How to avoid a democratic Europe

Today’s EU appointments are a catastrophe for anybody counting on the Lisbon treaty to give Europe a public face. The only chance to kick-start a pan-European public sphere was to populate the top posts with figures fit to be loved, hated, or at least recognized across Europe. Instead, as foreign minister, we get [Baroness Ashton](
Baroness Ashton has no obvious expertise in foreign affairs before last year. Nor has she ever won an election. “Even friends are stunned that someone so low key could have been elevated to such a high profile job“, according to the [[FT](]
She’s an apparatchik. Worse, she’s an apparatchik who doesn’t even know Brussels. At least not until last year, when she was shuffled in as Trade Commissioner so that Mandelson could sneak home and salvage the Labour party. Before then, she was a backroom figure in the UK, working her way around charities, quangos and political posts. All worthy, but hardly preparation for Europe and the world.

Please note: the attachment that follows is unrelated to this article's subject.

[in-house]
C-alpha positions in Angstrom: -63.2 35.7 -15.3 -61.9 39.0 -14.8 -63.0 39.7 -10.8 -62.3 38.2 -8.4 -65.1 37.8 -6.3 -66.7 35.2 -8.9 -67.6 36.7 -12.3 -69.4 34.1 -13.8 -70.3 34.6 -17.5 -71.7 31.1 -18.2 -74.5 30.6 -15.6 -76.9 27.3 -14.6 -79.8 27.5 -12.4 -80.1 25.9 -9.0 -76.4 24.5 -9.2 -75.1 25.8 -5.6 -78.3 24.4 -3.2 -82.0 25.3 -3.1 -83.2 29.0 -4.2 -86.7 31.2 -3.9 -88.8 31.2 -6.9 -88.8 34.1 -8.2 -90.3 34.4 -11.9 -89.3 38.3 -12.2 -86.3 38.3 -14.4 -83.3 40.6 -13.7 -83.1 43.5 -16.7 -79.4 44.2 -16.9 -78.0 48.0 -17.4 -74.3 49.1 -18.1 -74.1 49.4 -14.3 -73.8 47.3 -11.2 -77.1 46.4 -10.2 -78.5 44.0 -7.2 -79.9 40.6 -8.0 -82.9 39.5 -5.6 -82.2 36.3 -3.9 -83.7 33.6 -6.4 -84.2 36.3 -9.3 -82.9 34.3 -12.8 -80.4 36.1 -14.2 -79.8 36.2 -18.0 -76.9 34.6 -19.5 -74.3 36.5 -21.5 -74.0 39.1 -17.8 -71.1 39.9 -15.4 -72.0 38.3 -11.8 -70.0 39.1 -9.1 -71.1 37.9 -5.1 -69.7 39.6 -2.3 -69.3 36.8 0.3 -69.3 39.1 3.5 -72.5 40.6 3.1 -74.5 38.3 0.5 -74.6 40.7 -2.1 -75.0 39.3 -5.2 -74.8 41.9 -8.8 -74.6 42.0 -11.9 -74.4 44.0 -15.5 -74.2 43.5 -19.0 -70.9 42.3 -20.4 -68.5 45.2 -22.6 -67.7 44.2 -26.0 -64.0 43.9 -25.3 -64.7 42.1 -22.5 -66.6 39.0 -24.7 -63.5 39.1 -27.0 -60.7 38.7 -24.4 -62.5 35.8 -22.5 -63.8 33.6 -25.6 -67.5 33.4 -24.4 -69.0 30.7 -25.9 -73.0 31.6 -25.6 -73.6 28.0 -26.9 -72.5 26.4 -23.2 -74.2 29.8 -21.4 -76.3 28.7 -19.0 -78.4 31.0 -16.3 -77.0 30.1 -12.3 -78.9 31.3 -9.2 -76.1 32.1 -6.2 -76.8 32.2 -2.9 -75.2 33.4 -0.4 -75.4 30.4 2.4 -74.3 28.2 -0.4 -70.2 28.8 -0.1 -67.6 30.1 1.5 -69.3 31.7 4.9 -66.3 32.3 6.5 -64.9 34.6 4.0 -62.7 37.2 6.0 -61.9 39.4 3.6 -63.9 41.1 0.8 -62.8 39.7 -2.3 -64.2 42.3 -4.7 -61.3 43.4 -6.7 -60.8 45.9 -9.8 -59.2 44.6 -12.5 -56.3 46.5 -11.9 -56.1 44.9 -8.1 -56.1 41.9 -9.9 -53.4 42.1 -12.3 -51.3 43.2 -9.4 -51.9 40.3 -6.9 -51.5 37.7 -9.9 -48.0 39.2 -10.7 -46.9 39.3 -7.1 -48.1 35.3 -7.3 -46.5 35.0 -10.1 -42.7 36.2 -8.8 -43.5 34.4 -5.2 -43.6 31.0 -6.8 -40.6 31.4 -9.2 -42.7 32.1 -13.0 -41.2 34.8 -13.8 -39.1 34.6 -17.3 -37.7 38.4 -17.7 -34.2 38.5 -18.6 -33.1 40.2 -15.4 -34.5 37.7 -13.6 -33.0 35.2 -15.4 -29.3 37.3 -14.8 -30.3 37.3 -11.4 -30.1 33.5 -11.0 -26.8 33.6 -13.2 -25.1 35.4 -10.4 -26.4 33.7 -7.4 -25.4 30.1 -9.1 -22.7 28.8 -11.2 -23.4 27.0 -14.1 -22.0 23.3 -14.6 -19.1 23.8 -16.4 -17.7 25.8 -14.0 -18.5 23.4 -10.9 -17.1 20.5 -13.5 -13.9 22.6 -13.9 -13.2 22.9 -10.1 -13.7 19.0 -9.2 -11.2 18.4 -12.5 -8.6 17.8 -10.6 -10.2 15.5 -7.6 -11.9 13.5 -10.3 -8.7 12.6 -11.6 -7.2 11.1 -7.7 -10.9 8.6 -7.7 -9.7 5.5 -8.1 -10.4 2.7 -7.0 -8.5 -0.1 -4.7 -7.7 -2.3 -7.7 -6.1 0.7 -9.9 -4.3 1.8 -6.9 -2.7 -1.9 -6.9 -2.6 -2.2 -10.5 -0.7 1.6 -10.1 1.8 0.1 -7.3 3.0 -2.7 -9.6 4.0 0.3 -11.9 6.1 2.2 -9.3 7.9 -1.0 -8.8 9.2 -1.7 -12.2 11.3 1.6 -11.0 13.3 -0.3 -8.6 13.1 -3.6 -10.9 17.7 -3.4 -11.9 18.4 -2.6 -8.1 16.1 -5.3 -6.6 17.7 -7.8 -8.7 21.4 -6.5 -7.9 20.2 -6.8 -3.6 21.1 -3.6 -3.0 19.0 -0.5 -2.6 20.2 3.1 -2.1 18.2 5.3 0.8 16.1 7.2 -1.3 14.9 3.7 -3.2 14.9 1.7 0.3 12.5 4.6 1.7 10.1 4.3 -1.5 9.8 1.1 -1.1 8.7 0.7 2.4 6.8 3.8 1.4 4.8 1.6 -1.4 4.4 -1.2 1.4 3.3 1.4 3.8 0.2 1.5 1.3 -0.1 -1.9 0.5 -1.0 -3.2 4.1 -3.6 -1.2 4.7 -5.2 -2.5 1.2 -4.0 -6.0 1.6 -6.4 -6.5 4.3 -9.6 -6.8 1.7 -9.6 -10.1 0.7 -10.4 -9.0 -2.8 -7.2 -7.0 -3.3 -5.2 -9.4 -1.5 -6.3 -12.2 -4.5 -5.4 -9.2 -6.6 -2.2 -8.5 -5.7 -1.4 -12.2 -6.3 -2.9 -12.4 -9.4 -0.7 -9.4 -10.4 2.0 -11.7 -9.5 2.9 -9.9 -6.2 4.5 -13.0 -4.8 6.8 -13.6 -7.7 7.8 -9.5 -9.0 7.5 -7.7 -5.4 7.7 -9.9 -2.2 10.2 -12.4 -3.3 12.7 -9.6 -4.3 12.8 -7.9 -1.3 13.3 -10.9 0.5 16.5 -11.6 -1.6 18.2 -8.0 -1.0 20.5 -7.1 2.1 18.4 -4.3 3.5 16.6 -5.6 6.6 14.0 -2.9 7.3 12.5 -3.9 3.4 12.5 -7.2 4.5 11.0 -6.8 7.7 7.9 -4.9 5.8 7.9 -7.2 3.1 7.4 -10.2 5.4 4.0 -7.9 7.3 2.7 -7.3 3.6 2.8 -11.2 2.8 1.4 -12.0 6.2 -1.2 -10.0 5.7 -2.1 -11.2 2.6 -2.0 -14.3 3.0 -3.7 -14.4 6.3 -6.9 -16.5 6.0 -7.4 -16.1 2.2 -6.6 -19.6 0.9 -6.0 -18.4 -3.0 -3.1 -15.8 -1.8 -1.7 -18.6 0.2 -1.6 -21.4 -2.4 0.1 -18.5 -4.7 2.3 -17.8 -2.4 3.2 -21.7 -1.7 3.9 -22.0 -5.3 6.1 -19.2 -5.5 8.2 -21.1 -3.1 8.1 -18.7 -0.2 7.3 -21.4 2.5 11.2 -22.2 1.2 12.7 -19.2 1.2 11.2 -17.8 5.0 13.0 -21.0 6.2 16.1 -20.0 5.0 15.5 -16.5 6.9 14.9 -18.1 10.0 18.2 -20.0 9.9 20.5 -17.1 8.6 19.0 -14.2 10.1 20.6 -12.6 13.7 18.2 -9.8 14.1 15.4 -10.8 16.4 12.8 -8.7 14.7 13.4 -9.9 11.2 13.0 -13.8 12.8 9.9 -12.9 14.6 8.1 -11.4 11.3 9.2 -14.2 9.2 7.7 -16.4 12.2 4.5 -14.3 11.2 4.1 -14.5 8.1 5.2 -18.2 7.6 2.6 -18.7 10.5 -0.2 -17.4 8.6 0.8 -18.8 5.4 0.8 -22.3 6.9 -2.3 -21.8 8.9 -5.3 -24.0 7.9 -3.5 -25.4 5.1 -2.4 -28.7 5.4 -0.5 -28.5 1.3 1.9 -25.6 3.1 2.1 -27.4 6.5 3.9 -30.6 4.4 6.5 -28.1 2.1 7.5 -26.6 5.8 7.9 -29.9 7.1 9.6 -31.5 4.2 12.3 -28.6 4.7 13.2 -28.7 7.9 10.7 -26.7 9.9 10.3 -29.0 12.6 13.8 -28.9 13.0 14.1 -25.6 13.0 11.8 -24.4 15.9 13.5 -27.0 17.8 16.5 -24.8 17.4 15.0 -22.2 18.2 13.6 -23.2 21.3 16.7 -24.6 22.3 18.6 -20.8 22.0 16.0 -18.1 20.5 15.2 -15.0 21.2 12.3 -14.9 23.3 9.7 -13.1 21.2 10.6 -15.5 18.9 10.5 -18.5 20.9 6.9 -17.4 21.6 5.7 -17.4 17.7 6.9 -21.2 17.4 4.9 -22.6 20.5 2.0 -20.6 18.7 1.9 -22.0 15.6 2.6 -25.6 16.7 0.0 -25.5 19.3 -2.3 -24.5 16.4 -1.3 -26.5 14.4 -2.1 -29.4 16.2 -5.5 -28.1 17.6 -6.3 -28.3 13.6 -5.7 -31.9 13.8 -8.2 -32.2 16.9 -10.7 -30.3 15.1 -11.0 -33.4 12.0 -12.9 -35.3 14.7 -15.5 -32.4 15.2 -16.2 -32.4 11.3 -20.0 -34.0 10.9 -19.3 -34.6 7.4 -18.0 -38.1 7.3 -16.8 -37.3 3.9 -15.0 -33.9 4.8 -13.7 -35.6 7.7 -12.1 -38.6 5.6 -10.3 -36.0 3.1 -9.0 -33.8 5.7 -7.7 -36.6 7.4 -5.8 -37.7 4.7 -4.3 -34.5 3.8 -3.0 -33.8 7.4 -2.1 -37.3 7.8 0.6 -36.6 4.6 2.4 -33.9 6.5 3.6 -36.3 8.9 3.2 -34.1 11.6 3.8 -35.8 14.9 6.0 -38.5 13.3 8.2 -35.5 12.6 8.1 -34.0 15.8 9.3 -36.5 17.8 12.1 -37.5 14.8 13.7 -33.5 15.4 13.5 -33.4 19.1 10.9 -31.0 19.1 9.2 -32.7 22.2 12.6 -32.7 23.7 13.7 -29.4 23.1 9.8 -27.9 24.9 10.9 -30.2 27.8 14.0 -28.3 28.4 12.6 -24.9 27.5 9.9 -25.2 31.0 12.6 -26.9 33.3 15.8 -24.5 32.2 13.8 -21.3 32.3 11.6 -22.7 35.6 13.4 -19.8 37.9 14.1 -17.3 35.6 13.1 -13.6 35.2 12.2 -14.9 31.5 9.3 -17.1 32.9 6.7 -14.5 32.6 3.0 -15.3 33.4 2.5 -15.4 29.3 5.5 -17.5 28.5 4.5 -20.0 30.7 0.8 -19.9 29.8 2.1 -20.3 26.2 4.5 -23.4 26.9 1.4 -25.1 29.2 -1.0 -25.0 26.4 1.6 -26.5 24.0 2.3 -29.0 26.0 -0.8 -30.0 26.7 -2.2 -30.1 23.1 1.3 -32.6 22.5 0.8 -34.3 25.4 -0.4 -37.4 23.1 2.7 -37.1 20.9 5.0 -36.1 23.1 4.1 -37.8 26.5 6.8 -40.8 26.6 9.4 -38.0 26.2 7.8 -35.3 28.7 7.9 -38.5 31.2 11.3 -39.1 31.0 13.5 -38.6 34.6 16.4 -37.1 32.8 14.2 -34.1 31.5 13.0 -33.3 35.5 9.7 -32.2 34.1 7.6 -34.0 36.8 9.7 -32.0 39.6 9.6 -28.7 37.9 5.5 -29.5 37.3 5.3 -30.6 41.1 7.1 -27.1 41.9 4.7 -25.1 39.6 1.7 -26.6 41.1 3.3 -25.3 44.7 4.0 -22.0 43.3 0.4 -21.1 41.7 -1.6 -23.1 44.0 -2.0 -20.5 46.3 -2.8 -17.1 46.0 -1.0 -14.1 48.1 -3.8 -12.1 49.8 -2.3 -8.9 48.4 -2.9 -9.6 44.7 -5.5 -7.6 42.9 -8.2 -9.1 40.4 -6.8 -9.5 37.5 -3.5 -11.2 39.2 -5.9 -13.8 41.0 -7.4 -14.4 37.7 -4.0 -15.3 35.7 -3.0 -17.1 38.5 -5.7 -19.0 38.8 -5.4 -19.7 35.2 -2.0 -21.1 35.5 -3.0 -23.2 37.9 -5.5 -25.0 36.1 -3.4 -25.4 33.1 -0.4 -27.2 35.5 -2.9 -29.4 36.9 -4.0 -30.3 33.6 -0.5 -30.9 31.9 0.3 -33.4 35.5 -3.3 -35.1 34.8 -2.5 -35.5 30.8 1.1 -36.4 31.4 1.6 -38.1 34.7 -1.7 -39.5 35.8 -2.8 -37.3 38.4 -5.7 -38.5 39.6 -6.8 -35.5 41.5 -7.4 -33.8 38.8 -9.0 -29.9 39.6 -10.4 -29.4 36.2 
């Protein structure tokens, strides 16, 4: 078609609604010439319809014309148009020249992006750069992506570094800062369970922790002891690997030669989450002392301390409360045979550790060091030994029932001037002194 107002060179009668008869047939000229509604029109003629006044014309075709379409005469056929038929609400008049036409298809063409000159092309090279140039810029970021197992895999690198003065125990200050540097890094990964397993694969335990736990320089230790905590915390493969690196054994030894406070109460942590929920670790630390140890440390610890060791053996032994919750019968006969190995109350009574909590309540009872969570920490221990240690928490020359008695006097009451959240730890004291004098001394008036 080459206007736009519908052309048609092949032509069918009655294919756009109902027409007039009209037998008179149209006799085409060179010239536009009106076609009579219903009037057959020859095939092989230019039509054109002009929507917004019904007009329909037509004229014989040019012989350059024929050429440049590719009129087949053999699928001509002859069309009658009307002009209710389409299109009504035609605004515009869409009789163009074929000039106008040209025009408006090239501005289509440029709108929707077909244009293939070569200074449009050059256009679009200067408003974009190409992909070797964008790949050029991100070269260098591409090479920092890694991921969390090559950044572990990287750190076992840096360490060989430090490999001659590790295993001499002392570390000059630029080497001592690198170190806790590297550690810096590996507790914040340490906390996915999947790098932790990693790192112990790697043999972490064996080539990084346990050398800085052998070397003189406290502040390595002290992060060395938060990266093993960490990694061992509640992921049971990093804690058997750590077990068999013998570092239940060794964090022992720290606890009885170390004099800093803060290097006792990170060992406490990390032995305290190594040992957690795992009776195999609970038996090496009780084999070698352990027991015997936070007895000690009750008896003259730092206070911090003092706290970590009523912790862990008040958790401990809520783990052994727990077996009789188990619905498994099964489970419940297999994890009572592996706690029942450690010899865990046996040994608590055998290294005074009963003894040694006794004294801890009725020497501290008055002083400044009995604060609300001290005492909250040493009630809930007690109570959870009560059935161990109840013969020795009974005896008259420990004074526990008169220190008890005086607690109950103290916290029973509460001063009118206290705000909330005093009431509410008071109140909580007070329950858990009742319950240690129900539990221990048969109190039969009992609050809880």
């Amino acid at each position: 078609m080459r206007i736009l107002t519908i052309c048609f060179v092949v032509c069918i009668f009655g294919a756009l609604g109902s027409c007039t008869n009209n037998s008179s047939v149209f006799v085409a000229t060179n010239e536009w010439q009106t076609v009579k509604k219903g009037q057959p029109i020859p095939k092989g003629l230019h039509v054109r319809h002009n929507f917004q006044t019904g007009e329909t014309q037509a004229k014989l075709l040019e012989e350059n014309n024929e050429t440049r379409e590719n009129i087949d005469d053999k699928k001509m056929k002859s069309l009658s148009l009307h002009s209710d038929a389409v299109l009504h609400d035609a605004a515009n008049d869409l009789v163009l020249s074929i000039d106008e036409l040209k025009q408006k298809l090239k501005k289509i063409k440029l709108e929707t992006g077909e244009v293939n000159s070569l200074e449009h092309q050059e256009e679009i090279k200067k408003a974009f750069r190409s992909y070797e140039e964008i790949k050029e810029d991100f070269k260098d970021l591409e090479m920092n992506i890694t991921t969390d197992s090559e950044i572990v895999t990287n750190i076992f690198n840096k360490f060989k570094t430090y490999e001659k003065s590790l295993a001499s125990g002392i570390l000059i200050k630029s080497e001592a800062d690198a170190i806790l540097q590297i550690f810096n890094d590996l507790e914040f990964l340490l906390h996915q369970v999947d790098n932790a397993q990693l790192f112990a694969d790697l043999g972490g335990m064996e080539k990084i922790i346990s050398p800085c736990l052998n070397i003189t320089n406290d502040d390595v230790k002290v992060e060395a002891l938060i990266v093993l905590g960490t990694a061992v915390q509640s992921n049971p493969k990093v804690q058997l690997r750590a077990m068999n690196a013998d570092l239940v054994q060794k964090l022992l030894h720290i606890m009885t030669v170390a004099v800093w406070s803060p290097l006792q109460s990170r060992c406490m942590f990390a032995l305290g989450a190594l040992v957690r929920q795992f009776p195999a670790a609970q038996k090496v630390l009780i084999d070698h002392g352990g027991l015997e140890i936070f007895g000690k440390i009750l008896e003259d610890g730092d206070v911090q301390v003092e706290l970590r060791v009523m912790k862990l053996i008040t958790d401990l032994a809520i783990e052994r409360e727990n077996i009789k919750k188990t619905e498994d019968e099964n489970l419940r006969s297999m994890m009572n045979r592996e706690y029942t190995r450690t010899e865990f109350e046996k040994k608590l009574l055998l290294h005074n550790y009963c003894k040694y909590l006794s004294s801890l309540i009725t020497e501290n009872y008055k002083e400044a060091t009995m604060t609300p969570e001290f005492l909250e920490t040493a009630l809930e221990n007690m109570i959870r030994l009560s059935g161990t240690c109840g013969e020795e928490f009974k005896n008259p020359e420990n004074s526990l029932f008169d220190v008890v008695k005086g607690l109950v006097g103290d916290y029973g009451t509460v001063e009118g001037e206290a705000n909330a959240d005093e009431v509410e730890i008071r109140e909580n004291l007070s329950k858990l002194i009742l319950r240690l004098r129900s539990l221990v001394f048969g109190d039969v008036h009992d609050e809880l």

How did she end up at the job? Was it Machiavellian manouvering by Britain? Talk up Blair, drop him at the last minute, and bounce Ashton in on the resulting pan-European wave of relief? Somehow I don’t think so; I just can’t see why they would go to all that trouble for somebody so unpromising. Instead, I’ll have to rely on the standard explanation for how every EU appointment happens: she was suggested at the last minute, and nobody knew enough about her to object.
Ban Ki-Moon was the last appointment to disappoint me this badly, and for similar reasons. Without a charismatic leader, the UN faded further into the shadows, and is losing influence month by month. Ban was chosen in part by people who wanted to keep the UN weak; what excuse is there for the EU ministers? Intentionally or not, they’ve just placed a brown paper back over the head of Europe.

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